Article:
Preparing capacities of 3,626 families to cope with future hazards

Report
from Caritas
Published on 08 Nov 2019 View Original

The Himalayan region is one of the most seismic active regions in the world. The north-east India including Sikkim and Darjeeling Hills falls under Zone V (very severe intensity zone) and has experienced a large number of earthquakes and landslides of severe intensity. The landslides on many occasions were triggered off by heavy rains which are a regular feature of this area.

Poor infrastructure, deforestation, and failure to prepare for earthquakes have put this region at very high risk. Losses from natural hazards in mountain areas have been increasing as a result of over-exploitation of natural resources and deforestation, construction of infrastructure such as building, roads, irrigation canals, dams, etc. this trend is likely to be magnified by changes in precipitation regimes and increases in extreme events likely to result from global climate change. Man-made construction facilities such as roads, houses, and industries often block the natural flow of rivers and streams, which leaves the area vulnerable to erosion, landslides, etc.

To cope up with this situation, Caritas India and the Diocese of Darjeeling with support of Caritas Germany has devised few strategies to enhance the adaptive mechanism of the communities to disaster risk reduction and environment through a project ‘Improving Disaster Risk Reduction Environment (IDRRE) and Policy Advocacy in Darjeeling and Sikkim’. The project will strengthen the capacities of 3,626 vulnerable families of Darjeeling and Kalimpong districts of West Bengal and North Sikkim through awareness and training with advocacy.

The project has completed its first phase and preparing for the next phase to strengthen its impact. A two days programme was organised with the partner staff to improve the resilience of vulnerable communities of Darjeeling and North- Sikkim through greater awareness building and restoration measures. In first phase Policy on West Bengal State Disaster Management Plan has been reviewed and the amendments/corrections have been submitted to the State Inter-Agency Group for follow up. The members of the DHI are reviewing the State Action Plan for Climate Change (SAPCC) and developing case studies on the impacts of climate change in the hills of Darjeeling and Kalimpong on sectors of Agriculture, Water, Forest and Disaster. Linkages have been established with the National Disaster Management Authority who in turn has selected Kalimpong for a sample research on landslide hazards. Linkages have been established with the Ministry of Environment and Forest with the help of the Integrated Mountain Initiative. Jointly the members of DHI the state chapter of IMI is working in preparing the compendium of climate change adaptation practices in Darjeeling and Kalimpong, a project of NMHS which is implemented by the Ministry of Environment, Forest and Climate Change. 34 Micro Plans Implemented by Communities of North Sikkim which were inclusive of livelihood and Disaster Management.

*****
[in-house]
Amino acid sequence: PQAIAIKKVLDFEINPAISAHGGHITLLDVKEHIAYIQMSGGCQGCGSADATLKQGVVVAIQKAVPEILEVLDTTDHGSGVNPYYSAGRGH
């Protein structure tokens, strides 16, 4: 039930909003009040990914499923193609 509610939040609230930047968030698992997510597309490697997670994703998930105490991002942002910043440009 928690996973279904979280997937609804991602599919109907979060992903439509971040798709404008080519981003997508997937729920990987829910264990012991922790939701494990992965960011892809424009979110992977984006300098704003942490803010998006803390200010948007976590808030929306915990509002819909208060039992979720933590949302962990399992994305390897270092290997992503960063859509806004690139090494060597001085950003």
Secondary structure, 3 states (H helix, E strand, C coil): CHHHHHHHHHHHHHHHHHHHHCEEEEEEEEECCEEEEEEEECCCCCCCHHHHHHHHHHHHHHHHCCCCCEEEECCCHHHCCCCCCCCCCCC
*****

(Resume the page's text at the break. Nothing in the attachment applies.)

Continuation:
The focus was given on the handholding and training on the Agro-climatic practices with improving disaster risk management, providing alternate livelihood and developing an action plan for the next phase. Partner also shared the community perspective on the area for effective partnership with Caritas India.

The team visited Mandalgaon village of Nim gram panchayat in Kalimpong district of West Bengal to discuss the concerns regarding animal husbandry and less availability of water, which is also affecting their livelihood.

Under this project, 150 local Masons improved their knowledge and skills on the construction of ERS and seismic retrofitting. Communities od 15 villages and 3 Municipal wards are informed on earthquake safety measures and undertake restorative measures for their housing structures to mitigate the negative impacts of earthquakes and landslides.